Science Festival Event Addresses Doomsday Scenarios

Doomsday Live

Press Release, October 16, 2012

Is the world destined to end before New Year’s?  Will some catastrophic cosmic event terminate life on our planet?  Some people say “yes,” making reference to a widely publicized interpretation of an ancient Maya calendar.

But what’s the truth?  The Maya prophesy is doubtful, but our planet does face some truly existential dangers.  We explore these threats, and how we might forestall them.

On Saturday, October 27, the SETI Institute’s weekly science radio show, Big Picture Science, will take to the stage for an investigation of mortal threats to Earth: what’s likely, and what’s loony?  “Doomsday Live” will be presented at the Computer History Museum in Mountain View, California as part of the Bay Area Science Festival, and is open to the public.

“Life on Earth has survived without interruption since its beginnings, nearly four billion years ago,” notes Seth Shostak, SETI Institute astronomer and host of Big Picture Science.  “There’s little reason to think that terrestrial catastrophe will strike before Christmas.  Nonetheless, there are some credible catastrophes facing our world – both from beyond our planet and self-induced.  In the next quarter-century, we might confront a devastating asteroid impact or a debilitating  pandemic.”

Among the experts who will be on-stage for “Doomsday Live” is Ken Caldeira, climate scientist at the Carnegie Institution Department of Global Ecology, Stanford University.  The relatively abrupt warming of our planet is no longer controversial among researchers.  Caldeira is trying to model its physical, economic and political consequences. 

Foothill College astronomer Andy Fraknoi will address the impact of large rocks from space, as well as other cosmic dangers.  There’s no doubt that eventually an asteroid will slam into our planet.  But is the threat immediate, and could we somehow divert an impactor on a collision course for Earth?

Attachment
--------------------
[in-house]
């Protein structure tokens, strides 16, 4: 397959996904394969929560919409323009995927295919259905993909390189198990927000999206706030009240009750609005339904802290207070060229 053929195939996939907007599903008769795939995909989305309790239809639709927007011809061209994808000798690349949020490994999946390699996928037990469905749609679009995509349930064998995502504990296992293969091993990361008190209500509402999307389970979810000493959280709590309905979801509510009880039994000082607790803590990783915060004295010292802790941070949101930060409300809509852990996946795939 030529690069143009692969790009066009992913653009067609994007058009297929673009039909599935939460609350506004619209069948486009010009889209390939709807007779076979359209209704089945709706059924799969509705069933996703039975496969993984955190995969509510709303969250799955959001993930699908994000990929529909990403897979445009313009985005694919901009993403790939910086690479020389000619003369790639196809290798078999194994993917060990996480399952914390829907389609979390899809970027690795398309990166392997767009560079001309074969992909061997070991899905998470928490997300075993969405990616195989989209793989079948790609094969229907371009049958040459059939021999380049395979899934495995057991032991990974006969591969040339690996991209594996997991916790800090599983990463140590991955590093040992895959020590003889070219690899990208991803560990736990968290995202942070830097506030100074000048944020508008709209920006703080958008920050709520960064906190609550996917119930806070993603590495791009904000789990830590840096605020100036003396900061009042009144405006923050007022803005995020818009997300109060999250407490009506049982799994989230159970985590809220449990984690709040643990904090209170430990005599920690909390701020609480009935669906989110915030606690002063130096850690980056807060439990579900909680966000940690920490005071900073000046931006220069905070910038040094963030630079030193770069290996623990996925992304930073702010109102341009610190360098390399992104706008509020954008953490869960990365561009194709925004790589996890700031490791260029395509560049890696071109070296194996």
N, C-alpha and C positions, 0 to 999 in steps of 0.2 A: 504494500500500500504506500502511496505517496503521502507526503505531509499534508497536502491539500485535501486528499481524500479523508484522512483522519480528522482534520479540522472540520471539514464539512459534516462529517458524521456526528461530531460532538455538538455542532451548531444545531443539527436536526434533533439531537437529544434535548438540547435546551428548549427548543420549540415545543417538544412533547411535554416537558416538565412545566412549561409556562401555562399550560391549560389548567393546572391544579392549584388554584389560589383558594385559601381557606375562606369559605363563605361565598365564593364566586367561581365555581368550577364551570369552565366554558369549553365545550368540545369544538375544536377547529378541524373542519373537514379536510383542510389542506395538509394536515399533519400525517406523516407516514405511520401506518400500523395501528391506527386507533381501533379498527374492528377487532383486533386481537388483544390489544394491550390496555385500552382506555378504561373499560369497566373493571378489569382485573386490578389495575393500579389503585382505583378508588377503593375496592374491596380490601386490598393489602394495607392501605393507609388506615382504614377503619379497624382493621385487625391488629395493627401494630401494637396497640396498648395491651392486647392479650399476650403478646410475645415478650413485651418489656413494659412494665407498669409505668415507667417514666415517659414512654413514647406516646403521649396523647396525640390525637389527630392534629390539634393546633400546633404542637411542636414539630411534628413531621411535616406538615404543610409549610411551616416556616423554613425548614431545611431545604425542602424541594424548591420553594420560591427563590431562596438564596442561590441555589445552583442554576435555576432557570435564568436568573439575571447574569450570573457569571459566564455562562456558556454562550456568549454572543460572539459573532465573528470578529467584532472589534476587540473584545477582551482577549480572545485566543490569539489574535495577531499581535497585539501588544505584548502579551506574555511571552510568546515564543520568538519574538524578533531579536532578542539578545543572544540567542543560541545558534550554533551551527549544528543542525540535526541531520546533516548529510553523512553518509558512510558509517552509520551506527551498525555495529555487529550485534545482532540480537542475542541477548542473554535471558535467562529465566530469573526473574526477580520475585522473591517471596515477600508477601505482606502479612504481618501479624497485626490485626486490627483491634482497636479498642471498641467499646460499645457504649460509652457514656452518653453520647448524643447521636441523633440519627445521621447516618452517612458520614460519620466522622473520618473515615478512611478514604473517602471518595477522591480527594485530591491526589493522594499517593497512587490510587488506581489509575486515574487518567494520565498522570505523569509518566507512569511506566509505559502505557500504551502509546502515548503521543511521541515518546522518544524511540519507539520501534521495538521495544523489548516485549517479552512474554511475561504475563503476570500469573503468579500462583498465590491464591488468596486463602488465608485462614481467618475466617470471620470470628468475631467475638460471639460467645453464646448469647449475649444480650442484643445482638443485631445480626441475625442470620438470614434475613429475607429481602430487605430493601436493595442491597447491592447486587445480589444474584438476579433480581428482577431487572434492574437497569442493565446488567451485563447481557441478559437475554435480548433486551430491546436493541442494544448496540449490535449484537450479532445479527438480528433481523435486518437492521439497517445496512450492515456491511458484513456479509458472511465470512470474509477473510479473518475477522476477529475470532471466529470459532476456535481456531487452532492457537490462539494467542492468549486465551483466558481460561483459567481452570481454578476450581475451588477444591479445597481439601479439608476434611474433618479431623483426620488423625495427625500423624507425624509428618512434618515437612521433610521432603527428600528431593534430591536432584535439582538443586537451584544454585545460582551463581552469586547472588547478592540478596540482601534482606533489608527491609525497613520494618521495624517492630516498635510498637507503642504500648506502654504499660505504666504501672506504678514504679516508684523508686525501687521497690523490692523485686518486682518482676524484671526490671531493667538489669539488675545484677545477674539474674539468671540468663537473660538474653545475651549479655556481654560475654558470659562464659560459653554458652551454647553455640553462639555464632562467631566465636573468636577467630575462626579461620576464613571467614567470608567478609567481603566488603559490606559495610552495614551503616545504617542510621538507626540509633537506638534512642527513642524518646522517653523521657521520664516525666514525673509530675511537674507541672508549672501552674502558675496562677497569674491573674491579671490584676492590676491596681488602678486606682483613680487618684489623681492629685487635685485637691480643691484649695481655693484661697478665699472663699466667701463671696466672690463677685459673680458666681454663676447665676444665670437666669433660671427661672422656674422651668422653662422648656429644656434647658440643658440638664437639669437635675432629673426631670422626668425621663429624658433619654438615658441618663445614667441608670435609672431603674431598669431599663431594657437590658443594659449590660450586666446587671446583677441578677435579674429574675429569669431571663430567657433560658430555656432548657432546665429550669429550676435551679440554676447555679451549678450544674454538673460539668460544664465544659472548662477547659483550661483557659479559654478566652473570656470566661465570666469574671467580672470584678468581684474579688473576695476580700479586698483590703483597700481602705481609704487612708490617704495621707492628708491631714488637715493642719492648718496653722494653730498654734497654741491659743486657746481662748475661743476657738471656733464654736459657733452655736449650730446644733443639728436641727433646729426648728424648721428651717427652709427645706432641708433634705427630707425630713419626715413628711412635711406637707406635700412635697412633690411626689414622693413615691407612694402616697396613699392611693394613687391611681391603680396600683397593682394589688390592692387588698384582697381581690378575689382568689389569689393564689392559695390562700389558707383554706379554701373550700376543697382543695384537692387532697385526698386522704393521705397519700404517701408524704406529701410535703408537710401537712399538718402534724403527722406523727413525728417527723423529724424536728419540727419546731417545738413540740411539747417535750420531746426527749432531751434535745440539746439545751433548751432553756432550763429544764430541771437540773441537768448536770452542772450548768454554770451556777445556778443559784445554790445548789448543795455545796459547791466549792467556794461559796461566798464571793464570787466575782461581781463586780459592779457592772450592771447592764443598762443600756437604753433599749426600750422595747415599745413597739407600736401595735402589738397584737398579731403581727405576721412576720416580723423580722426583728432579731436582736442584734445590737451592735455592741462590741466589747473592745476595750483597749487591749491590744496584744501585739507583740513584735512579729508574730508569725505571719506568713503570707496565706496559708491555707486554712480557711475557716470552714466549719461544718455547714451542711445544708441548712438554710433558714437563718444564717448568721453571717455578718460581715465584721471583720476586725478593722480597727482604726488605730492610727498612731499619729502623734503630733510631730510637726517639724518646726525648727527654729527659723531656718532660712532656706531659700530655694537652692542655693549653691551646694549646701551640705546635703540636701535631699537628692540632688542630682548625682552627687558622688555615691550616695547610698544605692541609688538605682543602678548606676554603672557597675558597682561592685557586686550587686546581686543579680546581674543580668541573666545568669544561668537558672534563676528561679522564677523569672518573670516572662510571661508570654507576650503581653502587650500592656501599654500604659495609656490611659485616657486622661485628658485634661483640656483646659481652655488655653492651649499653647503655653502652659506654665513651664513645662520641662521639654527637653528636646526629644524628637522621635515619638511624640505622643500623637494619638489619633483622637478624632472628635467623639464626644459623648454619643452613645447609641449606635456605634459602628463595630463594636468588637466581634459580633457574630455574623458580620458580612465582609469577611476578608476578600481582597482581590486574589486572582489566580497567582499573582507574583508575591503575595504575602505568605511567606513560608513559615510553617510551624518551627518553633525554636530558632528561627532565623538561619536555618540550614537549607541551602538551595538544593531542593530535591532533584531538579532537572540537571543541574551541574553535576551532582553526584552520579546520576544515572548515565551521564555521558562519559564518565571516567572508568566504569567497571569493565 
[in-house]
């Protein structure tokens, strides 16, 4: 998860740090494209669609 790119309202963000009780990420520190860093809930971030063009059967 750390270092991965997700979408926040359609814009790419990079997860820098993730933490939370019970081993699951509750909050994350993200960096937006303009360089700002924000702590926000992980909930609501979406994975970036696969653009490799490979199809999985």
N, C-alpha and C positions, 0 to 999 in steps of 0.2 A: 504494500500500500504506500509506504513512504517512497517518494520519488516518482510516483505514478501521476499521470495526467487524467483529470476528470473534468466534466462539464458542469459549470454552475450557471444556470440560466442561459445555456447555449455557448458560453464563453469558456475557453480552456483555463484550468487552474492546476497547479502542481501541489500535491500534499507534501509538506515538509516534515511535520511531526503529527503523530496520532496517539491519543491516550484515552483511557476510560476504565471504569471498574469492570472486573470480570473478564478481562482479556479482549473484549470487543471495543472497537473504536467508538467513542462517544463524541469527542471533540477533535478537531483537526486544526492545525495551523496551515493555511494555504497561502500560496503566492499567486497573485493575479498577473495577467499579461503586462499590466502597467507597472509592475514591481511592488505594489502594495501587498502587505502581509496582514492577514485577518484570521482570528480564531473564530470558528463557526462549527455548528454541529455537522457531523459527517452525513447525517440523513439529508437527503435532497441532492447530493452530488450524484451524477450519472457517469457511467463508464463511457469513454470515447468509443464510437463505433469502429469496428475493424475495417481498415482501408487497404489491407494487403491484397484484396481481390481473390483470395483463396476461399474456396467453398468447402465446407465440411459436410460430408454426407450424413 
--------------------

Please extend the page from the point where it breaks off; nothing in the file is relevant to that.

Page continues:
Luke Muehlhauser, the Executive Director of the Singularity Institute, and Bradley Voytek, a neuroscientist at the University of California, San Francisco, will talk about another possible upheaval – one that could be the unintended consequence of our technological progress.  Within two decades, home computers will have the computational power of a human brain.  What happens if machines of the future become both intelligent and self-aware?  Could we safely assume they will be sympathetic to humanity’s wishes and needs?

Epidemiologist Kirsten Gilardi treats gorillas in the wild, but also monitors global pandemics. Discover why a spillover from wild animals to humans may create a killer pandemic.

“Why are we taking to the stage?  There’s nothing as energetic and unpredictable as a live performance,” says Molly Bentley, Big Picture Science’s co-host and executive producer.  “And these topics – of interest to everyone – are a great way to promote an understanding of science and the methods of today’s research.”

“Doomsday Live” will take place October 27, from 1:00 to 3:00 pm.  The guest experts will be in conversation with Shostak and Bentley, and the audience will also be invited to participate.   The event will be podcast and broadcast on the more than 80 stations that carry Big Picture Science.

While admission is free, seating is limited, so those interested in attending should register at:

The museum is located at:
1401 North Shoreline Boulevard
Mountain View, CA  94043

About the Museum
The Computer History Museum is the world’s leading institution exploring the history of computing and its ongoing impact on society. It is home to the largest international collection of computing artifacts in the world, including computer hardware, software, documentation, ephemera, photographs, and moving images. The Museum brings computer history to life through an acclaimed speaker series, education programs dynamic website, on-site tours, and exhibitions.

The Experience
Spend the afternoon at the Computer History Museum’s new state of the art large-scale exhibition. Learn about 2000 years of computing, from ancient times to today’s Internet. You will enjoy 1,000+ unique artifacts, hundreds of videos, docent-led tours and vintage technology demonstrations. The museum also has a new café, gift store and plenty of parking.

About the SETI Institute
The mission of the SETI Institute is to explore, understand and explain the origin, nature and prevalence of life in the universe.  The SETI Institute is a private, nonprofit organization dedicated to scientific research, education and public outreach. The Institute comprises three centers, the Center for SETI Research, the Carl Sagan Center for the Study of Life in the Universe and the Center for Education and Public Outreach founded in November 1984, the SETI Institute began operations on February 1, 1985. Today it employs over 150 scientists, educators and support staff.  For more information,  650-961-6633.